How often do you see yourself in the mirror? Not just briefly looking at you as you brush your teeth or fix your hair, but do you have a moment when you stare at yourself for a while or look you in the eyes in the mirror? You probably don’t do that very often. Neither do I. But when you happen to do it, do you always find you as a beautiful creation of God? Or, do your eyes see something else, something less than what you think you should be or want to be? Honestly, I am sometimes surprised to see a short and strange dude in the mirror. And I’m not satisfied with him.
In the mirror, we encounter our imperfection. Especially in our world where beauty is commercialized, we have many reasons to be dissatisfied with our self-image contrasted to the perfect images that the world demands and produces. We see perfect people leading perfect lives on TV. They seem free from all unattractive realities of our everyday life. Social media stimulates us with pressure and drives us towards perfection. “You need to be perfect!” “Your body should be perfect, your skin, your job, your family, your post-retirement life should be all perfect, and they are all perfectly achievable!” And they easily misguide us and make us think, “I must be doing something wrong” or “there is something seriously wrong with myself and with my life.” Indeed, if we look at us by the measure of perfection, there come endless reasons to be discontent with ourselves.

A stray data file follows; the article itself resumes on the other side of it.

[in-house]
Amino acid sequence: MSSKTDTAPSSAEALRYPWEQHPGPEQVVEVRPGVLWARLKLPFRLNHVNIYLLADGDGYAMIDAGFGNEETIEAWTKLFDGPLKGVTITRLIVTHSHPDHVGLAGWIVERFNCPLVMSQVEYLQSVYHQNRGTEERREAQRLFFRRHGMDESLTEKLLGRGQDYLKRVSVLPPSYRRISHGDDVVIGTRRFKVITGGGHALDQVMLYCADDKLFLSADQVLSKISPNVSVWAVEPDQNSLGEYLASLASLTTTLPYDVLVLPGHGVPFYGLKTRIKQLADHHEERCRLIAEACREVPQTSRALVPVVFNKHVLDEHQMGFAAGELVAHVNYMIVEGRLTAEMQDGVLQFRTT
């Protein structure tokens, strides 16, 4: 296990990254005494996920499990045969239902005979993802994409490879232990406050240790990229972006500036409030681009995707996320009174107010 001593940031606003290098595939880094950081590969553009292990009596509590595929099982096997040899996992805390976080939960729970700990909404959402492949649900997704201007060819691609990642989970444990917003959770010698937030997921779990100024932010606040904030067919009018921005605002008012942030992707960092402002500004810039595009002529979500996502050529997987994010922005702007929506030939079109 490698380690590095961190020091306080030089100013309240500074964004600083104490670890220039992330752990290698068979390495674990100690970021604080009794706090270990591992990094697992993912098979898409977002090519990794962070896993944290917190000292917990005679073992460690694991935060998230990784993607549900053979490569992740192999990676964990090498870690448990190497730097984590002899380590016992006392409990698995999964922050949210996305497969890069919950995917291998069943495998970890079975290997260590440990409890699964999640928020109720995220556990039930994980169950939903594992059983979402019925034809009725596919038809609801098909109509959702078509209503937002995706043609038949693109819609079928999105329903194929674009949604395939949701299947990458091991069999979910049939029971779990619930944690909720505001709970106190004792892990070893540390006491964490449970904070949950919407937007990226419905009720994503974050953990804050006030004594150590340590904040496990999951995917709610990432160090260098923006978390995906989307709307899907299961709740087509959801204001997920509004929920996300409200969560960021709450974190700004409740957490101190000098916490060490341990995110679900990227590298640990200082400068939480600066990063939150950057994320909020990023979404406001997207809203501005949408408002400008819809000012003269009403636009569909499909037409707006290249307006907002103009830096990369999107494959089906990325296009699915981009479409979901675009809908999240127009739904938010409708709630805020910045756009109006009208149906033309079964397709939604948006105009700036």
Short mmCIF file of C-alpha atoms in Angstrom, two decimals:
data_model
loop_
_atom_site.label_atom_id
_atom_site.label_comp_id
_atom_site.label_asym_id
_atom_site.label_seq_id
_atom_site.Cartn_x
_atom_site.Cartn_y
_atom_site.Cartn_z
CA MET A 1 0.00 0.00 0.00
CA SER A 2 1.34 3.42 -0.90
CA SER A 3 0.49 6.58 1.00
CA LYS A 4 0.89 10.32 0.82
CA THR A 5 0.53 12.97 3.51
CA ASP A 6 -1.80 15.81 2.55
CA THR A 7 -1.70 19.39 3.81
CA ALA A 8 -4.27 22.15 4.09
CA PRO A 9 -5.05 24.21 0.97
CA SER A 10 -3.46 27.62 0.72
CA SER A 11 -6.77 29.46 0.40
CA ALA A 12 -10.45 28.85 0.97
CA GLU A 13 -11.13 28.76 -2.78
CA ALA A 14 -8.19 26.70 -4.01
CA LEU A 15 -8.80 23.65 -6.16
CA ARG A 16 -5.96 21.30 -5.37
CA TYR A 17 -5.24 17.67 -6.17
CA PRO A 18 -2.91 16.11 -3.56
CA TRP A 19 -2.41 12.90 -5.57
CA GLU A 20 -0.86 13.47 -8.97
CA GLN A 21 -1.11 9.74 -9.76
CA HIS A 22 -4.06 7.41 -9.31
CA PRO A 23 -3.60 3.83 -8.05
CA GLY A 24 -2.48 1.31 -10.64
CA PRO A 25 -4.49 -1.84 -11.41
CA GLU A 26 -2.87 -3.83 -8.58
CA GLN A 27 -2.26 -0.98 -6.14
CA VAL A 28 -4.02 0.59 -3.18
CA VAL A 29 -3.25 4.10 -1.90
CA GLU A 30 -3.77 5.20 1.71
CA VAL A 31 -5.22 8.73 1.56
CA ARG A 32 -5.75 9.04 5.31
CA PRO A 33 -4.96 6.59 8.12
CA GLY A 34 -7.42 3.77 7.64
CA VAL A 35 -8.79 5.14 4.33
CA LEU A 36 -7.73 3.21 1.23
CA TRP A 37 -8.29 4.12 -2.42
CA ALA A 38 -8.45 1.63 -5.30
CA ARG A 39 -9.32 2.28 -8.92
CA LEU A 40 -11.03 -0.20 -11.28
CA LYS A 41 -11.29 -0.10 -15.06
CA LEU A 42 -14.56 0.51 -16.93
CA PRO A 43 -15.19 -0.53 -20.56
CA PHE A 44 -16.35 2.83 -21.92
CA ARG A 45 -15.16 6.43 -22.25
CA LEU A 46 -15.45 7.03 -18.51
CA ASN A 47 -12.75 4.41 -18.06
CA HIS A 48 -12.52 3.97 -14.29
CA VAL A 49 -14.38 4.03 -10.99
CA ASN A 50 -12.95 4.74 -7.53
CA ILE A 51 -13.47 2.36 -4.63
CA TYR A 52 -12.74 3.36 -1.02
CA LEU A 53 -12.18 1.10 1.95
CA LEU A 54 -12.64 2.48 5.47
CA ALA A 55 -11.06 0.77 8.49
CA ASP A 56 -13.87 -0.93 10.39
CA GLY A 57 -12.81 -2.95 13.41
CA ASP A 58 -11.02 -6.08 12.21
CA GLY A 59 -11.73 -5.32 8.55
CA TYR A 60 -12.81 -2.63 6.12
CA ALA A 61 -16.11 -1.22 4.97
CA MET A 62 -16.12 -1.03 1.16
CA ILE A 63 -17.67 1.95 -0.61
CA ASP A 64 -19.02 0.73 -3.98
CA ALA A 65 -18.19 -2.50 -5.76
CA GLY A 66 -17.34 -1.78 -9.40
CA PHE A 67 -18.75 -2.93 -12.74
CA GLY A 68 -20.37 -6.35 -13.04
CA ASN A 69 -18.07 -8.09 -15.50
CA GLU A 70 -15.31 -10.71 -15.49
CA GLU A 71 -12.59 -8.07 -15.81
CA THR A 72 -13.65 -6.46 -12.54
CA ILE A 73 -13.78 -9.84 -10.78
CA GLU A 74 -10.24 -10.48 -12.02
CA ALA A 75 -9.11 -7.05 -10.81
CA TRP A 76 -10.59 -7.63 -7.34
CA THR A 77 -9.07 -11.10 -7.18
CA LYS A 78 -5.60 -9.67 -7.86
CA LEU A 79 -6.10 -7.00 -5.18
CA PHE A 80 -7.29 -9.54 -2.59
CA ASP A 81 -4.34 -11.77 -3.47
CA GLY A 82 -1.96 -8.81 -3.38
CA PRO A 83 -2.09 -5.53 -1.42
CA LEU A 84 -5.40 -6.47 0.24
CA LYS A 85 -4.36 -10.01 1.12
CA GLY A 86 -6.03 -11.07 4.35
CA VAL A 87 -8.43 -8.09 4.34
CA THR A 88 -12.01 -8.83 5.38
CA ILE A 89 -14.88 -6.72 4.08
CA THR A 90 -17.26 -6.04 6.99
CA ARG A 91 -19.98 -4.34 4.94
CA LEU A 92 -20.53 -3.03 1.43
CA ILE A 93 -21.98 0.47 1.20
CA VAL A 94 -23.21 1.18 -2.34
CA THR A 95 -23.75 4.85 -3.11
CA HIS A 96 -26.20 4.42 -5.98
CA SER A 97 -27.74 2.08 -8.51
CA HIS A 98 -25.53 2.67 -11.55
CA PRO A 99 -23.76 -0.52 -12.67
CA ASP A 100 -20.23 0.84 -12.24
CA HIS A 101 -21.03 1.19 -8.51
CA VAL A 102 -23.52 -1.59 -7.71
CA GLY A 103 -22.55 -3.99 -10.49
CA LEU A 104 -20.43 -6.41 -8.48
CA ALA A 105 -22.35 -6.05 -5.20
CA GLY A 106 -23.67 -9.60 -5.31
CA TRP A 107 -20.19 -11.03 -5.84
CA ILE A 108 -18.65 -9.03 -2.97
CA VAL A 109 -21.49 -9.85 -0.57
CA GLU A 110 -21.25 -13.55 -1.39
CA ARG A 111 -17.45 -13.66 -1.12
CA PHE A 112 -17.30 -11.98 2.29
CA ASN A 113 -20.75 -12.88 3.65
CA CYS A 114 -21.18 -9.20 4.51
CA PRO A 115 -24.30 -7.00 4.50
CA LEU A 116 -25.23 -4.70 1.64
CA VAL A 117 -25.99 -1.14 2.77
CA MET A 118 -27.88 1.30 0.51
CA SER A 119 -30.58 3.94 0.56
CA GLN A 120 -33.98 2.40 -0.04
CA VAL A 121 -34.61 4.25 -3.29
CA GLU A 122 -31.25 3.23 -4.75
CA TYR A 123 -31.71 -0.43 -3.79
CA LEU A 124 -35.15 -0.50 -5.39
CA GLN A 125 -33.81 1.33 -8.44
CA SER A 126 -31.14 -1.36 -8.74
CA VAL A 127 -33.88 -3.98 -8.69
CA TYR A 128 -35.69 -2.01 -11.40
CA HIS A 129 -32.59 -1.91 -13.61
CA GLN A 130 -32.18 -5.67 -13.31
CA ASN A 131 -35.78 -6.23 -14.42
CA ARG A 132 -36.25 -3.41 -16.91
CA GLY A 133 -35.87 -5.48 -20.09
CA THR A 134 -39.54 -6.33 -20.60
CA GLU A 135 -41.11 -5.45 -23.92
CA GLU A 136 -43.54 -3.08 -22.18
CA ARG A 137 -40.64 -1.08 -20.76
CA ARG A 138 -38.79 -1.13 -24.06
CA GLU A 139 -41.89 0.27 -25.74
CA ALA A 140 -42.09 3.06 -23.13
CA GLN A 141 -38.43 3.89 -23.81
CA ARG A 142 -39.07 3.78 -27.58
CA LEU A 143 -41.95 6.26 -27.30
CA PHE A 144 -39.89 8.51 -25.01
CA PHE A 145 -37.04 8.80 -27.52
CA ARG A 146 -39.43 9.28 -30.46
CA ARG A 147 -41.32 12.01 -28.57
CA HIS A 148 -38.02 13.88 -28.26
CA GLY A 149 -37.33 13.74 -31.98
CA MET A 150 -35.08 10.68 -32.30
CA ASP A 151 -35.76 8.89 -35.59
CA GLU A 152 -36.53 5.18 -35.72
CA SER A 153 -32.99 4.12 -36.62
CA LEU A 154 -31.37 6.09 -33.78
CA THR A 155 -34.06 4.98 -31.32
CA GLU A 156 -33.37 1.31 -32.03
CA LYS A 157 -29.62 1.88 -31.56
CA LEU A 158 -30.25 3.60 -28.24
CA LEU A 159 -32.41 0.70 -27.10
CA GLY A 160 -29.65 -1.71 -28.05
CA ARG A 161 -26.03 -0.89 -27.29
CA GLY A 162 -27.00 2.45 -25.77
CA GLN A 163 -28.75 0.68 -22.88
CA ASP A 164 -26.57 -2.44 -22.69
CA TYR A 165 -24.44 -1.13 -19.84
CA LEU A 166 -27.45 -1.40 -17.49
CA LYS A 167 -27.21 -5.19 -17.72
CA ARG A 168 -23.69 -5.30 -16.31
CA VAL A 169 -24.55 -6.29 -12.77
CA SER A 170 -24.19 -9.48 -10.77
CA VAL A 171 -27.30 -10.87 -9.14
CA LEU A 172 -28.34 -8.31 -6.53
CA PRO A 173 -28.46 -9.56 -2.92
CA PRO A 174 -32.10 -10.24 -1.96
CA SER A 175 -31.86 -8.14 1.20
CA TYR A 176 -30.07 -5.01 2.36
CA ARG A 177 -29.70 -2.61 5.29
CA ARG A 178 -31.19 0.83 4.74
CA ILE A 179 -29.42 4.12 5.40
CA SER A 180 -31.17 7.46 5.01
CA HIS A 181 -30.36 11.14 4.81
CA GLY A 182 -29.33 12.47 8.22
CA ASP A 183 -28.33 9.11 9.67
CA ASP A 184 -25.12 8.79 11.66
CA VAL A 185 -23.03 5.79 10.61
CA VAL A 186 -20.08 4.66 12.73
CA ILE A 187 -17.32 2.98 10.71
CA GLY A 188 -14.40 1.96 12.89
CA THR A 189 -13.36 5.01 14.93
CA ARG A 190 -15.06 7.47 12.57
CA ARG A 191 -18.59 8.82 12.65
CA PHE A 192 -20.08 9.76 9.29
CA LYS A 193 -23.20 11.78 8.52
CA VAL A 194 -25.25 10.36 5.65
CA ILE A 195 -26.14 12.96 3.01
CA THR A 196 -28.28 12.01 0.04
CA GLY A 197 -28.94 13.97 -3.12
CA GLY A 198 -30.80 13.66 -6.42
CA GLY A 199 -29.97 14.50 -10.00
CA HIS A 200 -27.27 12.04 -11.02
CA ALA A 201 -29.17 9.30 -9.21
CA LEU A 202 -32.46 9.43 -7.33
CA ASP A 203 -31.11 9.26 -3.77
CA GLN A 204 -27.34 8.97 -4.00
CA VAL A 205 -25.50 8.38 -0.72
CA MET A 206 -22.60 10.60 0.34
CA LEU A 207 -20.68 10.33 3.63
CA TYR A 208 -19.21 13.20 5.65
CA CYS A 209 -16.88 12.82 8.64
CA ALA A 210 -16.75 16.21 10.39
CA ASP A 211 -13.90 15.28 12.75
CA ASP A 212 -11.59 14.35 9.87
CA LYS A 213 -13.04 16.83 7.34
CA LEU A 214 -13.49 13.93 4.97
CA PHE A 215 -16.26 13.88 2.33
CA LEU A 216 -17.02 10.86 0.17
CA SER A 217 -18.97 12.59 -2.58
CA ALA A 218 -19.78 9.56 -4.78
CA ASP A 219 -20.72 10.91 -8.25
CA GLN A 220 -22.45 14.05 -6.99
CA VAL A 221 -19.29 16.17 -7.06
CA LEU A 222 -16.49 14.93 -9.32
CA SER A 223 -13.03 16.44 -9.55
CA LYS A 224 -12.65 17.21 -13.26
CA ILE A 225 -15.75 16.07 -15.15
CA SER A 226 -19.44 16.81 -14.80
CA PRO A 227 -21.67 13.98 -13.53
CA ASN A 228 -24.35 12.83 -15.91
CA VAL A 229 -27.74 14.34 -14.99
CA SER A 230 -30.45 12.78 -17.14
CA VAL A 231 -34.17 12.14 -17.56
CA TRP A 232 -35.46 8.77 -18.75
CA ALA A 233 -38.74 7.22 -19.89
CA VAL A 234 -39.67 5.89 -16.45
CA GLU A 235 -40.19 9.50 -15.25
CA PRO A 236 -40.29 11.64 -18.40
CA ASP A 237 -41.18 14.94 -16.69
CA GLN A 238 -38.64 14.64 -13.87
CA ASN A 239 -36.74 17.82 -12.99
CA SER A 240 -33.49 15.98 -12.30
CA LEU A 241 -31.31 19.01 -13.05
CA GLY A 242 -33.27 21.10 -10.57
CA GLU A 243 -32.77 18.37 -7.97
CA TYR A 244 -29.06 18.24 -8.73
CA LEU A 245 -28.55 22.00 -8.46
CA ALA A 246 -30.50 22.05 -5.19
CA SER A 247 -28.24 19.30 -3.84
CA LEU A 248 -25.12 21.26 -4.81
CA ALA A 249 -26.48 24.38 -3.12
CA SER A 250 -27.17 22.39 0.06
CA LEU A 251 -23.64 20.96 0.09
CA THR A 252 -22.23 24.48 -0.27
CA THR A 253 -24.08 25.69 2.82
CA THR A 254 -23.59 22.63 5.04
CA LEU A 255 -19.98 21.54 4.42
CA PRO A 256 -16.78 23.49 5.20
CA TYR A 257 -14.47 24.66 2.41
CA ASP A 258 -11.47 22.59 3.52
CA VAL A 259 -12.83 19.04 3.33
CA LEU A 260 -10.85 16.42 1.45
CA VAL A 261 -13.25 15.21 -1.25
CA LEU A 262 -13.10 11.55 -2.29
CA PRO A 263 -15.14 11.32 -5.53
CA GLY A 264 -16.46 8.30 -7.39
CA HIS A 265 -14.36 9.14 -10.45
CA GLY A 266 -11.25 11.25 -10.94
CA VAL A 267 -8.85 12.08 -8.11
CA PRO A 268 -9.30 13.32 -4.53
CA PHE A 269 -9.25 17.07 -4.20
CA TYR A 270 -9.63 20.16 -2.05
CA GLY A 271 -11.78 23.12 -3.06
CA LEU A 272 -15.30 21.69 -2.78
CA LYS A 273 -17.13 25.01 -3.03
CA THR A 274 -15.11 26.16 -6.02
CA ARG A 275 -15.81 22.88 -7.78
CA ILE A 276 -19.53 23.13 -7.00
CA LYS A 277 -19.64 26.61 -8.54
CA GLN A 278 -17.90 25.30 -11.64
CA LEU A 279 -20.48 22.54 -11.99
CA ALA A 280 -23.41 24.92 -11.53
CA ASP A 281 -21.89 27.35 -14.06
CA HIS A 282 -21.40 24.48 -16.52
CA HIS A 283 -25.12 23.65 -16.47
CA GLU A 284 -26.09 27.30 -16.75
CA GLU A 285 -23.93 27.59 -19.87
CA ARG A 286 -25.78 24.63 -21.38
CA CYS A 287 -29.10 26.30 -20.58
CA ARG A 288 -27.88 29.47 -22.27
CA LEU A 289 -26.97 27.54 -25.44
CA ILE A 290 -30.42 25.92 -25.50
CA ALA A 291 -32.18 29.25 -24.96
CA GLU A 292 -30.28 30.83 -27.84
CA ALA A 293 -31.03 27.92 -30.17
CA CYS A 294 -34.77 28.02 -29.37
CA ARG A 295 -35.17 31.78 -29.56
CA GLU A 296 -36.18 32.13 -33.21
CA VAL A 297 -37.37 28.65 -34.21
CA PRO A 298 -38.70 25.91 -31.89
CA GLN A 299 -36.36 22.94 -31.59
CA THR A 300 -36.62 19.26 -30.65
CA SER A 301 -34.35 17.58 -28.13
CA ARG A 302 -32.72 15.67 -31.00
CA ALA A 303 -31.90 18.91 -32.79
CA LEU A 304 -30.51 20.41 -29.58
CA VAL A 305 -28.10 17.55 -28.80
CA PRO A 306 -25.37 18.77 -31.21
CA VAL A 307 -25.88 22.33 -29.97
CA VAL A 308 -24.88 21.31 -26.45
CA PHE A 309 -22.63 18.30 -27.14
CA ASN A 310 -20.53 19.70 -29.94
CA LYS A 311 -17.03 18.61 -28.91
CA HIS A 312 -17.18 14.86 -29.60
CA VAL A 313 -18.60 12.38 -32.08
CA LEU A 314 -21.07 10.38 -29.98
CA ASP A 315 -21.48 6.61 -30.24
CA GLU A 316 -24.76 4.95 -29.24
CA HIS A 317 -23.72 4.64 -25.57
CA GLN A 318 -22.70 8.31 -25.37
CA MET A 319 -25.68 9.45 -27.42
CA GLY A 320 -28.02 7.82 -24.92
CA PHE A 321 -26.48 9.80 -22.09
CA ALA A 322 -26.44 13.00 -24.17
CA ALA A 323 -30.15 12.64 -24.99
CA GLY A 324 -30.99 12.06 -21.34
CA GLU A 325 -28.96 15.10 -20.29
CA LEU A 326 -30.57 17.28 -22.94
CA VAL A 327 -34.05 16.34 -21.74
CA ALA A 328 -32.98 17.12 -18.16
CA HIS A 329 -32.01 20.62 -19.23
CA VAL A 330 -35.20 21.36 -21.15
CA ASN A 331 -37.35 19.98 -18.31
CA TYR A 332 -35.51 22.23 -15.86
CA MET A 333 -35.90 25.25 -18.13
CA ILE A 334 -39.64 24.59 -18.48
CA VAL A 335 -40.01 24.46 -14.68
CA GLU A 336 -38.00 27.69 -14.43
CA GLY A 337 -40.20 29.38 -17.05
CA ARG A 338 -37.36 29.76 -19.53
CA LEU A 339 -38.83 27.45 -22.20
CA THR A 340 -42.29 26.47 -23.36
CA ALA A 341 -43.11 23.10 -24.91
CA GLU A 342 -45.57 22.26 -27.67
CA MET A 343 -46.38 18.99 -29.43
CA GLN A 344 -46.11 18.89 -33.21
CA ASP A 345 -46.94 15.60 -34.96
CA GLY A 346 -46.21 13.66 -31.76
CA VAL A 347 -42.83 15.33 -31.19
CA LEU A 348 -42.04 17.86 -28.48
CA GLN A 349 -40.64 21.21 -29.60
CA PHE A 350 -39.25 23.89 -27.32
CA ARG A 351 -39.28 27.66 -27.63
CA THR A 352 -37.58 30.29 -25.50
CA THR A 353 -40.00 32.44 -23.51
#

Today’s Gospel story shows us how unhappy and anxious the disciples were even with the news of Jesus’ resurrection. They have every reason to be sad. Why? Look at them. Their situation is miserable after Jesus died. They are brokenhearted. And they’ve already lost their faith. There’s nothing perfect in their lives.
It has been three days since the disciples lost their teacher and best friend, Jesus, on the cross. The disciples are still so much terrified and confused. Even though they heard the news from Mary Magdalene, “I have seen the Lord,” they can’t do anything but remaining in the house (John 20:18). It’s because they know well that after the crucifixion of Jesus, they are also suspected as rebellions or possible criminals. What they can do is just gather together, lock the door of the house, and keep silent. And they don’t know how long they need to hide themselves behind the door.
But what they locked is not only the door of the house, but also their hearts hurt by loss and hopelessness in the aftermath of the death of Jesus. They are broken. The crucifixion of Jesus has completely taken away their only hope, the ultimate hope for the new life and the new world. They just try to deny, forget, and somewhat tolerate themselves with their seriously wounded hearts.